Everyone is waiting for the other shoe to drop. So I'll wait too.
Monday, September 17, 2007
Interestingly enough, the NY Times today published a somewhat disparaging story about El Baradei. Déjà vu, anyone?
Yesterday I thought I'd make my daily workout a little tougher than usual, so I dragged the TV in front of the weight machine and exercise bike and switched on Jean-Pierre Elkabbach on Le Grand Rendez-vous d'Europe 1 (sometimes called la télé de Sarko). His guest was Jean-Claude Mailly of Force Ouvrière, which back in the day used to be known as le syndicat des patrons. But times have changed. Mailly was talking a tough line. Bernard Thibault of the CGT has promised some "sport" if Sarkozy tries to push through retirement reforms without consultation. Of course Thibault is built like a rugbyman, whereas Mailly looks more like the accountant he once was, yet he too was making ominous noises, even if he refused to go quite as far as Elkabbach tried to goad him to go: he would not endorse Thibault's threat of "sport." Instead he kept coming back to the need for consultation and the unwisdom of a passage en force.
Weight-lifting is a good thing to be doing while listening to this langue de bois, which was rendered particularly wooden by the fact that Mailly had met with Sarkozy the day before, so we may assume that he had a pretty good idea what Sarko intends to say tomorrow and Wednesday. François Chérèque, who also met with Sarkozy, more or less confirms that Sarko's words were reassuring, but evidently the union leaders promised not to tip the president's hand, and Mailly was merely keeping his word. Elkabbach had probably also been let in on the secret, so it was only those of us foolish enough to watch this shadow-boxing who remained in the dark.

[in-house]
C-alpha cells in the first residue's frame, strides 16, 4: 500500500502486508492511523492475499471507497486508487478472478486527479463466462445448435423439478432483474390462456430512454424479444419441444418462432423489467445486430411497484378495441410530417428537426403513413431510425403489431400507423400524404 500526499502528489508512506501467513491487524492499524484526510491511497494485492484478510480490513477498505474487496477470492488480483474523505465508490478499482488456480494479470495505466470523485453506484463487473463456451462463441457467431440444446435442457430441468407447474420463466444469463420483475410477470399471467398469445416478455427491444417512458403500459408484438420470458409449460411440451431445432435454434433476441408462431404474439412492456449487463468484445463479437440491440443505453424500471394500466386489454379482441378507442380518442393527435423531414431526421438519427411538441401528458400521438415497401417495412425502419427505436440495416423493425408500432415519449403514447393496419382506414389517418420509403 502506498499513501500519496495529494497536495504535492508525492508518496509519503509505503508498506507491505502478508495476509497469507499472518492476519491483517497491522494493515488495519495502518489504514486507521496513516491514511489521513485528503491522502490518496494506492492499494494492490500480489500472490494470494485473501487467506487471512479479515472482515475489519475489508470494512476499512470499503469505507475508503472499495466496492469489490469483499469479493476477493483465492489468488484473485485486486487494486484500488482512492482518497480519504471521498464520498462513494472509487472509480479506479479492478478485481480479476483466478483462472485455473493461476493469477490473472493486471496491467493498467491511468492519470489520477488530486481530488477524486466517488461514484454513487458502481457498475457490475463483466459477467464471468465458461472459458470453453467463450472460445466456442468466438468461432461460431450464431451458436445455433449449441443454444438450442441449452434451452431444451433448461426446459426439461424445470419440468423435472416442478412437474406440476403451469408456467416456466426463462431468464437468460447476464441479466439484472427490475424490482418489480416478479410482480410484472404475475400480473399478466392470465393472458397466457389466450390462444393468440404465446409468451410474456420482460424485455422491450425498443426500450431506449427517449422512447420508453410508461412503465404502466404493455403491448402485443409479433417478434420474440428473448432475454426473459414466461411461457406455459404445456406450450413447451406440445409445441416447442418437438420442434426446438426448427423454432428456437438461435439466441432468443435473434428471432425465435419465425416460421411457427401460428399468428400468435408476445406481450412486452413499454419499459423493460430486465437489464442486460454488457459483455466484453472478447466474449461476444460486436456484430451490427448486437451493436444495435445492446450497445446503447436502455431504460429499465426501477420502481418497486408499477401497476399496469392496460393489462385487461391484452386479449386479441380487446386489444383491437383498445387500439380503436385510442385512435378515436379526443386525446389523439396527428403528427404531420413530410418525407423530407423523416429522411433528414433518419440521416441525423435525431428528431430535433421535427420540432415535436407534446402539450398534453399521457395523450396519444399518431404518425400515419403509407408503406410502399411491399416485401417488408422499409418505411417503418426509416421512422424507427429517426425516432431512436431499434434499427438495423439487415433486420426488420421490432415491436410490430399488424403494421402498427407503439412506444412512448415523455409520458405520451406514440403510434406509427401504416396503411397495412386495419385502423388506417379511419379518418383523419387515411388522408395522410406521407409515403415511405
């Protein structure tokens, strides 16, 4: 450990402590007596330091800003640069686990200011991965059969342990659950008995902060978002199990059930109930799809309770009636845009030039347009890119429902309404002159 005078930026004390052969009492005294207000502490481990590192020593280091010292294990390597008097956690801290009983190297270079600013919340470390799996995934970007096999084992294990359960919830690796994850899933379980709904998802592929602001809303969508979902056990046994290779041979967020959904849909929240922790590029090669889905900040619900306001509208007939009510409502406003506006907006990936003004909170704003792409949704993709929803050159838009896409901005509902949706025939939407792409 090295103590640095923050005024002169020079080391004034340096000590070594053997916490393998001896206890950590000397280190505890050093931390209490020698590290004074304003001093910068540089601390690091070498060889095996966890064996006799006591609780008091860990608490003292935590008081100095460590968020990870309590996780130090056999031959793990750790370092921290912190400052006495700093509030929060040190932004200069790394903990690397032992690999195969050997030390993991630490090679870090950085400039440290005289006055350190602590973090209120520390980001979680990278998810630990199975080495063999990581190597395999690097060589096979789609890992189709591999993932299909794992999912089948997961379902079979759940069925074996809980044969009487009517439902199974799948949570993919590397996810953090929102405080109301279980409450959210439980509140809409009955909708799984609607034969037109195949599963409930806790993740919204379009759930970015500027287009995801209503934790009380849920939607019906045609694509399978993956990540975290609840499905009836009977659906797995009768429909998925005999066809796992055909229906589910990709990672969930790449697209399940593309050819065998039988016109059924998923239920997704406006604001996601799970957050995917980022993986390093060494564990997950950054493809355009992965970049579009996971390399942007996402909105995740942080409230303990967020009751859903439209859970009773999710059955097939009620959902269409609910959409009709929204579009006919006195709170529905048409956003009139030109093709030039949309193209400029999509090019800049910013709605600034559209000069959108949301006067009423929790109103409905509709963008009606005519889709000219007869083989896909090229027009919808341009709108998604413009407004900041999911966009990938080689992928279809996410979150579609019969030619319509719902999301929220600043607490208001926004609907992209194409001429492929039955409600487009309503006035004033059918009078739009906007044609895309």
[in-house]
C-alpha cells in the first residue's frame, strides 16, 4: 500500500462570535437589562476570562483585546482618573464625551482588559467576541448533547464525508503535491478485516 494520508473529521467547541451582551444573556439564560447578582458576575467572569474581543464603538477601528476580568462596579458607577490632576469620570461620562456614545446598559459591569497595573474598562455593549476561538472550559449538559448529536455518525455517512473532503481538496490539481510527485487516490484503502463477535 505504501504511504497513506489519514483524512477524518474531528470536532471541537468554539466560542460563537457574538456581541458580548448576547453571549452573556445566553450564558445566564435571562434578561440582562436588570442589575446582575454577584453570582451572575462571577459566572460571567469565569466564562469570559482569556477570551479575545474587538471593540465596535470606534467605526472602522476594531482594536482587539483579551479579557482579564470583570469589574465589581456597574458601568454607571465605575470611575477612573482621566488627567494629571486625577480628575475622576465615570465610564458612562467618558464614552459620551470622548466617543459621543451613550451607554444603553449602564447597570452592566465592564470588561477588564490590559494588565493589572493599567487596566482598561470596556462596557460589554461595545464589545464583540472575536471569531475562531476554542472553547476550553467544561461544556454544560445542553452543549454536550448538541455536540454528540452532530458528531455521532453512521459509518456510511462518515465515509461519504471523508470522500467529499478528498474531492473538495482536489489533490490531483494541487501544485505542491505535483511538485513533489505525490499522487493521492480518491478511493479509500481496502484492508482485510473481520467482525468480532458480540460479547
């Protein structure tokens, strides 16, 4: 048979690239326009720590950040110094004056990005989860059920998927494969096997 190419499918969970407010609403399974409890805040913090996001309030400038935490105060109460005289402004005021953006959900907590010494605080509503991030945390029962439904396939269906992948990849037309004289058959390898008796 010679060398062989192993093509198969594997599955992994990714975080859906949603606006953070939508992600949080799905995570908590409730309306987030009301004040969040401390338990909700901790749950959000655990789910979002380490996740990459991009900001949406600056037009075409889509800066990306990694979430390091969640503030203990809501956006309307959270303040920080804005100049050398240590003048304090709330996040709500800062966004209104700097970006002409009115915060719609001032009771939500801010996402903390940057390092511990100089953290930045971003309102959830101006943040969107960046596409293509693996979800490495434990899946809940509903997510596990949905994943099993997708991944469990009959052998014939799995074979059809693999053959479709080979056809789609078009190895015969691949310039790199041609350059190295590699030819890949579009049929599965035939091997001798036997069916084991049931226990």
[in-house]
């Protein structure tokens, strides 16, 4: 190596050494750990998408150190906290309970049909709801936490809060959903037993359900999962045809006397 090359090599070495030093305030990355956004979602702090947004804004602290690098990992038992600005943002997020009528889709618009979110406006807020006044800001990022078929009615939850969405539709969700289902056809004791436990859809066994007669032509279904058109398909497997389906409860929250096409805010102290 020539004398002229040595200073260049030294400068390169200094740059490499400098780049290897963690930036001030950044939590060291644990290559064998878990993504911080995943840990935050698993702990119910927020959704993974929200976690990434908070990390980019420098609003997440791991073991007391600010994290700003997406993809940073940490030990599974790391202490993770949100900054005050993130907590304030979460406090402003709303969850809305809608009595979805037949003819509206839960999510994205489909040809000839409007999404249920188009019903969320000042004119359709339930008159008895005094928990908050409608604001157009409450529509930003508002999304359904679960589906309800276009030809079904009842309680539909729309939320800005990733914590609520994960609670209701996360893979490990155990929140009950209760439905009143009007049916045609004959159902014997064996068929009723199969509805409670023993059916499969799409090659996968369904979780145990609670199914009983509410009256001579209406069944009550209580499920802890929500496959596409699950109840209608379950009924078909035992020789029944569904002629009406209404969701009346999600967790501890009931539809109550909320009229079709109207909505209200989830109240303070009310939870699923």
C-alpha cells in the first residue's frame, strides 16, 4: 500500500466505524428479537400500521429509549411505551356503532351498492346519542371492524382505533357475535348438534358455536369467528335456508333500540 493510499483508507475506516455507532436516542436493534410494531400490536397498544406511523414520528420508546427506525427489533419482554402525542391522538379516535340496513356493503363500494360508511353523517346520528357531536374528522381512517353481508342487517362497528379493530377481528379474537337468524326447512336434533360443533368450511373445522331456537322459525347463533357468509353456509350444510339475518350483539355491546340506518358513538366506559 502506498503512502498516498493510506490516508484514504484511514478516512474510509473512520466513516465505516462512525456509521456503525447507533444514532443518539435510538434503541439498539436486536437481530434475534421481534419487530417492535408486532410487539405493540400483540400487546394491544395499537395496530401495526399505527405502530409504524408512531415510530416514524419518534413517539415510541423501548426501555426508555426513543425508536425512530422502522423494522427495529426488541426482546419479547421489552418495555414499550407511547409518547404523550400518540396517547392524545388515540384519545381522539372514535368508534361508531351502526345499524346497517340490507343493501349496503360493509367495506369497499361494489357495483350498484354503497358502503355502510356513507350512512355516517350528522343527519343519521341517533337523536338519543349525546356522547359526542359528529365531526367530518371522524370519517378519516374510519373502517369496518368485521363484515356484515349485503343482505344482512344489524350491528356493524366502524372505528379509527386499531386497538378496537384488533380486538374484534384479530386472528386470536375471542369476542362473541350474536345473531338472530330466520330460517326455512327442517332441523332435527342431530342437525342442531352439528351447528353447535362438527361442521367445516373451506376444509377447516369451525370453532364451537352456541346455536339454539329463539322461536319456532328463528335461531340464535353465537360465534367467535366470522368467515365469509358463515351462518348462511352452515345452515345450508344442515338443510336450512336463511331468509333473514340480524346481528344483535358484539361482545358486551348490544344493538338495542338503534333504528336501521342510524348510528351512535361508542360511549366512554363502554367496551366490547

What to do in such a situation but pump iron? It's the only way to let off the steam that builds when one is taken for an imbecile. It was of course pointed out that the devoutly to be wished "consultation" with the unions about the special regimes has been going on for two years now and that eventually a decision will have to be made. But Mailly kept a straight face as he continued to insist on consultation, while Elkabbach could hardly veil his wish that Tuesday were already upon his so that he could unveil the next phase of the Sarkozyan reform, whose talking points he undoubtedly had already in his pocket. I could stand it for ten sets of 20 reps before finally shutting the thing off.
Thomas Römer, a professor of theology at the University of Lausanne, has revealed that Jacques Chirac made inquiries about the meaning of Gog and Magog after George Bush, attempting to persuade him to join the invasion of Iraq, told him that the pair were at work in the Middle East.
Bush's apocalyptic proclivities of 2003 and Chirac's biblical innocence would matter little now if End Time rumblings were not again in the news. Bernard Kouchner made headlines yesterday when he said that, with respect to Iran, "we must prepare for the worst," and when pressed to say what he meant, he indicated: "War." Sarkozy had previously indicated that an Iranian bomb would be unacceptable to France and that the alternative was "an Iranian bomb or the bombardment of Iran." And the rumor from diplomatic circles is that Sarko, on his return from his Kennebunkport meeting with Bush, let it be known in Europe that Washington is serious about "preventing" Iran from obtaining the bomb. Whether this saber-rattling is intended to rally Europeans into supporting sanctions against Iran or to prepare the public to brace for a decision that Bush has already taken, as was the case in 2002-3, remains to be seen. But Paris is not the only place where the rumor of (expanded) war is growing louder:
See here and here and here, for example.